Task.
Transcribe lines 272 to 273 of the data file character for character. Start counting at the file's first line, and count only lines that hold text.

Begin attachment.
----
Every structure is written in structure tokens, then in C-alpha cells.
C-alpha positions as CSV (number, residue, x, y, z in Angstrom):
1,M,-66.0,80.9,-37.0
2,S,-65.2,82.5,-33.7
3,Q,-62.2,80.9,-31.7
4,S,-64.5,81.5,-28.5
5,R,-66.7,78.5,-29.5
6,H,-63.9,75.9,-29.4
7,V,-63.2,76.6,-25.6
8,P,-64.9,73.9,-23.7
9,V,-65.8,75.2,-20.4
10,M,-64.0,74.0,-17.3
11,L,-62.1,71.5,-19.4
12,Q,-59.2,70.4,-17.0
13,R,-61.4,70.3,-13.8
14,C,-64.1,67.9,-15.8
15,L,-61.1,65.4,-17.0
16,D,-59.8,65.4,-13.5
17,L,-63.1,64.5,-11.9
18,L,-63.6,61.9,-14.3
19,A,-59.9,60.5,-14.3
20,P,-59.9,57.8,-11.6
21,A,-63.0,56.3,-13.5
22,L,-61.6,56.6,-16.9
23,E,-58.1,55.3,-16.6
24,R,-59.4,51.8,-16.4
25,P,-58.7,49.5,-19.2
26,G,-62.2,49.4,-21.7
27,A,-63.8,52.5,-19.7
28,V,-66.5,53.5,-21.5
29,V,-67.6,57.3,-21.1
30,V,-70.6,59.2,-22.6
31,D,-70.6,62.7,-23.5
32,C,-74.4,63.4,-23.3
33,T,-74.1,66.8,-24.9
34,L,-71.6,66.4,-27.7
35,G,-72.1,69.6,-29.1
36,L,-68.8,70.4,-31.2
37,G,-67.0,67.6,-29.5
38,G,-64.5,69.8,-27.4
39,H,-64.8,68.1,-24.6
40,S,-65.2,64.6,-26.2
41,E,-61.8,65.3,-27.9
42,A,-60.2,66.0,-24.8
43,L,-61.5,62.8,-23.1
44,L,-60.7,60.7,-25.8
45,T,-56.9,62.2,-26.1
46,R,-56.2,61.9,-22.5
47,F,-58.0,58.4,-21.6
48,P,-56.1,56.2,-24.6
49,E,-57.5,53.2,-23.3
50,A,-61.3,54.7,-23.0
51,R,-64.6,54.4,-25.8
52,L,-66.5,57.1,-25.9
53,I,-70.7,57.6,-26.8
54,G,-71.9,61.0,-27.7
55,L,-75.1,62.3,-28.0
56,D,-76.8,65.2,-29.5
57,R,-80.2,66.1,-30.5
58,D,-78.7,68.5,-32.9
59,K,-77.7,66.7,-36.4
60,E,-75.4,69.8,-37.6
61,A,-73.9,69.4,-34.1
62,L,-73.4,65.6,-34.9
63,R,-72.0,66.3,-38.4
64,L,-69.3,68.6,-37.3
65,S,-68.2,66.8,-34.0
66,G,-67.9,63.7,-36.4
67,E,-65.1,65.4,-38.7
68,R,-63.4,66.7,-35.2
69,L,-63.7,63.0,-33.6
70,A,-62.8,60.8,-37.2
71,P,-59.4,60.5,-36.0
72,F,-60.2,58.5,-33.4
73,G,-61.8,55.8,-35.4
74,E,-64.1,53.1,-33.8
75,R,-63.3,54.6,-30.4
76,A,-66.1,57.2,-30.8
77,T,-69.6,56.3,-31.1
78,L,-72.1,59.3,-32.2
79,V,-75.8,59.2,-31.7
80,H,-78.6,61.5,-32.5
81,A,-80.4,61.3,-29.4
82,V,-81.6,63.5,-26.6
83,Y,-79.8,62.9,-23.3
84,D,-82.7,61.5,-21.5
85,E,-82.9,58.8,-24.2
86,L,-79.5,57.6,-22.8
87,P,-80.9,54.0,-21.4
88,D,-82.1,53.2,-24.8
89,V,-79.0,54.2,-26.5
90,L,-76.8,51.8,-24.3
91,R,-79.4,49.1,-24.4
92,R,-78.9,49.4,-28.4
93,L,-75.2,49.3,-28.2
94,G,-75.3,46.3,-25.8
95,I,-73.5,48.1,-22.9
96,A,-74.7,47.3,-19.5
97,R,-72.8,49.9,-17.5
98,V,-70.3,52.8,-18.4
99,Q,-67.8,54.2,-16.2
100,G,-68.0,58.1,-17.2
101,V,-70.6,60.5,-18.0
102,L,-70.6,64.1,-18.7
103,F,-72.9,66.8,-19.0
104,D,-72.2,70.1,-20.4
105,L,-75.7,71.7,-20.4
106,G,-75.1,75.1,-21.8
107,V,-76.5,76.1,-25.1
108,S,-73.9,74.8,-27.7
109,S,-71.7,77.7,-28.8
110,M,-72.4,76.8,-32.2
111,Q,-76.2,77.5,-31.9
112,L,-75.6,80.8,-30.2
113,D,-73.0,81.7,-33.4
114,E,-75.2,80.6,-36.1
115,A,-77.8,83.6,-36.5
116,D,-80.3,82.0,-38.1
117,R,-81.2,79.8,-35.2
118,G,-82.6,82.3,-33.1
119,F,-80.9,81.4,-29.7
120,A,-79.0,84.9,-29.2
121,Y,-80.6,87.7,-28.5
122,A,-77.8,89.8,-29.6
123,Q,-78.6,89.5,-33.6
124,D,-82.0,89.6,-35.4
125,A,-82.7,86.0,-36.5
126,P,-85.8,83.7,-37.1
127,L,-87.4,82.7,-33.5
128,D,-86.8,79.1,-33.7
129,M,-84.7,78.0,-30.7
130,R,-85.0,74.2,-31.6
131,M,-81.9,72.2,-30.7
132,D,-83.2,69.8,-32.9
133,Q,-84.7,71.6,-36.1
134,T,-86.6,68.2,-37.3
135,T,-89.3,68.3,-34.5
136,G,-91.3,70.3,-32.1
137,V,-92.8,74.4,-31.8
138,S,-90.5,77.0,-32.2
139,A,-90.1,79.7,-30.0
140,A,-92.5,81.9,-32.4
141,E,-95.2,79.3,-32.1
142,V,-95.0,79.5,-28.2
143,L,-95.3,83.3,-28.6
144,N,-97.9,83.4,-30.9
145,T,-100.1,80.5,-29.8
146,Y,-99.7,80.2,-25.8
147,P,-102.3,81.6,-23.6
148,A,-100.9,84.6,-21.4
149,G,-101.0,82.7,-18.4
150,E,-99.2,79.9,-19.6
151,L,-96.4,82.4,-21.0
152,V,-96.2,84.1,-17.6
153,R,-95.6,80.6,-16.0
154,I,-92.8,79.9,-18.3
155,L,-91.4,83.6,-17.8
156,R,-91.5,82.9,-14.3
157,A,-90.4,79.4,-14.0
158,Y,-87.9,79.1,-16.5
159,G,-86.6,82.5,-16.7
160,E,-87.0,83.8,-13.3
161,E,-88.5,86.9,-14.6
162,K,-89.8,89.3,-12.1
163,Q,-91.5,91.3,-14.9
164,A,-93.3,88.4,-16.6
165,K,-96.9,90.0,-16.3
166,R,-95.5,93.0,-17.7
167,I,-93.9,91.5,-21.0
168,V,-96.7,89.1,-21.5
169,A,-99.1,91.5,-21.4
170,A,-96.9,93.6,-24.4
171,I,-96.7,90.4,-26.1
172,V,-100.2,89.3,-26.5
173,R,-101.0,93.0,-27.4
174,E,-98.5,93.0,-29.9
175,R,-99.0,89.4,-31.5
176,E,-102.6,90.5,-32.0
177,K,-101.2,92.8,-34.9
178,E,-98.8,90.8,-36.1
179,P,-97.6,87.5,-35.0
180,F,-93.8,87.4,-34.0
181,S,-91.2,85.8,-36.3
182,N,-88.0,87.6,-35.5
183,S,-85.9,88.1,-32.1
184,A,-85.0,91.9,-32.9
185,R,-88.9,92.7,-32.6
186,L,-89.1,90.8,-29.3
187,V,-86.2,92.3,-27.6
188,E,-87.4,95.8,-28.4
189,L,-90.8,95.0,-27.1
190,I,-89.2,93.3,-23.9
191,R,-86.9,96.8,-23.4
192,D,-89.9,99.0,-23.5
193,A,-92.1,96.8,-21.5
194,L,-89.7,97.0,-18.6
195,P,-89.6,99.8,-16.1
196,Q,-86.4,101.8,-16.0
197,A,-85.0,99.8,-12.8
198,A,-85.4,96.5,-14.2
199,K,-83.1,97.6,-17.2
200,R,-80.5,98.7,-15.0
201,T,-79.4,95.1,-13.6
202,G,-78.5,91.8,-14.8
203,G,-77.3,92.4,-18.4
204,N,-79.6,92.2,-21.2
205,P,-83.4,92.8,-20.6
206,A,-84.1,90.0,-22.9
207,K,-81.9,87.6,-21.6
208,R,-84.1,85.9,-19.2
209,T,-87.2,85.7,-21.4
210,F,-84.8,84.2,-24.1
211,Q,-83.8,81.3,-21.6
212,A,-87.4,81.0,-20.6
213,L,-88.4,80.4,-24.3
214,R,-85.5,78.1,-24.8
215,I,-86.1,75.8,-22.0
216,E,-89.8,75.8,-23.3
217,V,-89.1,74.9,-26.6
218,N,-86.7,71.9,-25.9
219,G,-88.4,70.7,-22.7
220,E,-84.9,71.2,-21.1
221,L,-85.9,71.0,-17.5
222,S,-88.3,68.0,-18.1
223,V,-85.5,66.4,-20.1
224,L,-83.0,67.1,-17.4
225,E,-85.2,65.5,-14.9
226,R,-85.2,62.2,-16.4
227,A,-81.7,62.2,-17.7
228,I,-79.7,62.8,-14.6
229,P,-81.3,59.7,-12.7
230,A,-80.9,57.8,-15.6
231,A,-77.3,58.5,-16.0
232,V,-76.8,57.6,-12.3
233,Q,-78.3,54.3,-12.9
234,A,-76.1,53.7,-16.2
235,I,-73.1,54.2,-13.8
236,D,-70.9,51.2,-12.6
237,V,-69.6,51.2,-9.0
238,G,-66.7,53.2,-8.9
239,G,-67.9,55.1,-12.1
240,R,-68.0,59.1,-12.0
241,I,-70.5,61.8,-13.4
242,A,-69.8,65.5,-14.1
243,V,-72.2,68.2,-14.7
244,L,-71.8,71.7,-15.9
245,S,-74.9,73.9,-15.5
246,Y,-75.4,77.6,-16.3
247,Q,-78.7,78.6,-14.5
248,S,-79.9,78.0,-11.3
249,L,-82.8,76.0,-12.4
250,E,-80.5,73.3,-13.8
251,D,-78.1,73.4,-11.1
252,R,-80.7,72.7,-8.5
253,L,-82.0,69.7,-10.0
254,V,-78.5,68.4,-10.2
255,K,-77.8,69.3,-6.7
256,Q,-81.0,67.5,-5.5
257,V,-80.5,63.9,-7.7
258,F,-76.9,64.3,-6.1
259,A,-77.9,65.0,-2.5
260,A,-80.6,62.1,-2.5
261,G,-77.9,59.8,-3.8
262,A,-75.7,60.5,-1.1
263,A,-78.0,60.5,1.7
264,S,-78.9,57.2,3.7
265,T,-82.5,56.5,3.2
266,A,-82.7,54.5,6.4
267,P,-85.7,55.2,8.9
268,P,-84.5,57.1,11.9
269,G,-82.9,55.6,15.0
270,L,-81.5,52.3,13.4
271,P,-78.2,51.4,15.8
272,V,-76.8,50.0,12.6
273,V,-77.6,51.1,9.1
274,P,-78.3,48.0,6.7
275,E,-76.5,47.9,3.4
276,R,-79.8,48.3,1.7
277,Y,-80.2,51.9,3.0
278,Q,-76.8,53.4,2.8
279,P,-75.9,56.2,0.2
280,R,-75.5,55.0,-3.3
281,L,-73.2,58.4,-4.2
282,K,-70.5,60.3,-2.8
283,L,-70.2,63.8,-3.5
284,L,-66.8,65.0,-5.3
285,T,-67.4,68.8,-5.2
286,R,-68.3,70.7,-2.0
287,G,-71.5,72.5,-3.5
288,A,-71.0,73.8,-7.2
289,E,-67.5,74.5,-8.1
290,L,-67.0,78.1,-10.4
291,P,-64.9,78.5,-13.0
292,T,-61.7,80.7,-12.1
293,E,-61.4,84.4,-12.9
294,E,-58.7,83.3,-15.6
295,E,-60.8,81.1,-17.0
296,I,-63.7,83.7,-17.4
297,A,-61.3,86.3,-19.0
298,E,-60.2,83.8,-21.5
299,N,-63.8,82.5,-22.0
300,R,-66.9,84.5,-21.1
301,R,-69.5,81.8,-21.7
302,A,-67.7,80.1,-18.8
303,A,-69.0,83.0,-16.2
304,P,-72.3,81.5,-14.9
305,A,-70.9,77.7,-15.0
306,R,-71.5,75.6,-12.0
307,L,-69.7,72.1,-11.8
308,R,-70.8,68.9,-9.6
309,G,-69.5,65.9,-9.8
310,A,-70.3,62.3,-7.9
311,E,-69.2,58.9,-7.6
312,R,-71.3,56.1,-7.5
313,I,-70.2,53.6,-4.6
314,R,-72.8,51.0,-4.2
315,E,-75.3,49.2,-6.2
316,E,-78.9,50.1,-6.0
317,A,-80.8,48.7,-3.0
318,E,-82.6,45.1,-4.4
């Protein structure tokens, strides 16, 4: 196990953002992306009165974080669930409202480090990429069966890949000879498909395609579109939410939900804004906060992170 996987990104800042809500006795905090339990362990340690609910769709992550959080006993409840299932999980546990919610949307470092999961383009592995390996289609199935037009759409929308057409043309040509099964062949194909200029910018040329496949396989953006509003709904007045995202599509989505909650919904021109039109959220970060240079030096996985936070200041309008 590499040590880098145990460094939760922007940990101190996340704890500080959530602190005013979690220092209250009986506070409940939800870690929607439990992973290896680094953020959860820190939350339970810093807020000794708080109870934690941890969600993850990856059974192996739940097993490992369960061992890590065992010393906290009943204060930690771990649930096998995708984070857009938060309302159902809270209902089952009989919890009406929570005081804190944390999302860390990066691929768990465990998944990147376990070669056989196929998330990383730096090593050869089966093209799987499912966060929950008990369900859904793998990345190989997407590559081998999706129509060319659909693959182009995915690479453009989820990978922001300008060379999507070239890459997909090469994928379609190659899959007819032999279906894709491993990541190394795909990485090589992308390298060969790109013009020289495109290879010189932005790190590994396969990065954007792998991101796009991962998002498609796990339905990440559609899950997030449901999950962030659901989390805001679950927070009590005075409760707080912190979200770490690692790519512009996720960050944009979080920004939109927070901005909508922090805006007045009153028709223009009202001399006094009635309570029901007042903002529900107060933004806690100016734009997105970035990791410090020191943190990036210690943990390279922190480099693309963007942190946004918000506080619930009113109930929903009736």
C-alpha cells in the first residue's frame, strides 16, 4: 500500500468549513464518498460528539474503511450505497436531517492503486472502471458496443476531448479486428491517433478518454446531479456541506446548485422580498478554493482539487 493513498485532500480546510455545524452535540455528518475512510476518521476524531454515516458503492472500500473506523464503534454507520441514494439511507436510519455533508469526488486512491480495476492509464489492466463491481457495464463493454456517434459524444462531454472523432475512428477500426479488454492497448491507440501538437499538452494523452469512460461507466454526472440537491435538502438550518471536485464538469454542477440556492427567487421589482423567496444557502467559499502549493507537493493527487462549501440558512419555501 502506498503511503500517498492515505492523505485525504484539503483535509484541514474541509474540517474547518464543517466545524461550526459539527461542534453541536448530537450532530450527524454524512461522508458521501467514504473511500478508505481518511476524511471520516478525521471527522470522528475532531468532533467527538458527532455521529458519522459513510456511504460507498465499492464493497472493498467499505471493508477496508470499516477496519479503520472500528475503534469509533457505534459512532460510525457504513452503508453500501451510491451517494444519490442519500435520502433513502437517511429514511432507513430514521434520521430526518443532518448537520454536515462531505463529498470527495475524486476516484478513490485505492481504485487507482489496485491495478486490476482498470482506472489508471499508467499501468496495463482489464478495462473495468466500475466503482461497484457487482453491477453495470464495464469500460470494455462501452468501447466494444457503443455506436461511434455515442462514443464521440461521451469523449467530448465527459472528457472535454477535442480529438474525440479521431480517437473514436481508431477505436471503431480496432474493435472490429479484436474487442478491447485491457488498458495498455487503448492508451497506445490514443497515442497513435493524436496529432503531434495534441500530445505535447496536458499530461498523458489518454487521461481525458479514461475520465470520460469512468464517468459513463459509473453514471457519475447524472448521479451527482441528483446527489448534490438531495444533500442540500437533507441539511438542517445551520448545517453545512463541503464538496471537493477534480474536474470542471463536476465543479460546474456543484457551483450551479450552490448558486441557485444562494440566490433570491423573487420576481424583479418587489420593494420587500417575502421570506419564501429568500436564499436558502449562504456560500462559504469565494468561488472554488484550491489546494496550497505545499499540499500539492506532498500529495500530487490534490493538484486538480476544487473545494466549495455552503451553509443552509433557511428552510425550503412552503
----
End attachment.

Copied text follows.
270,L,-81.5,52.3,13.4
271,P,-78.2,51.4,15.8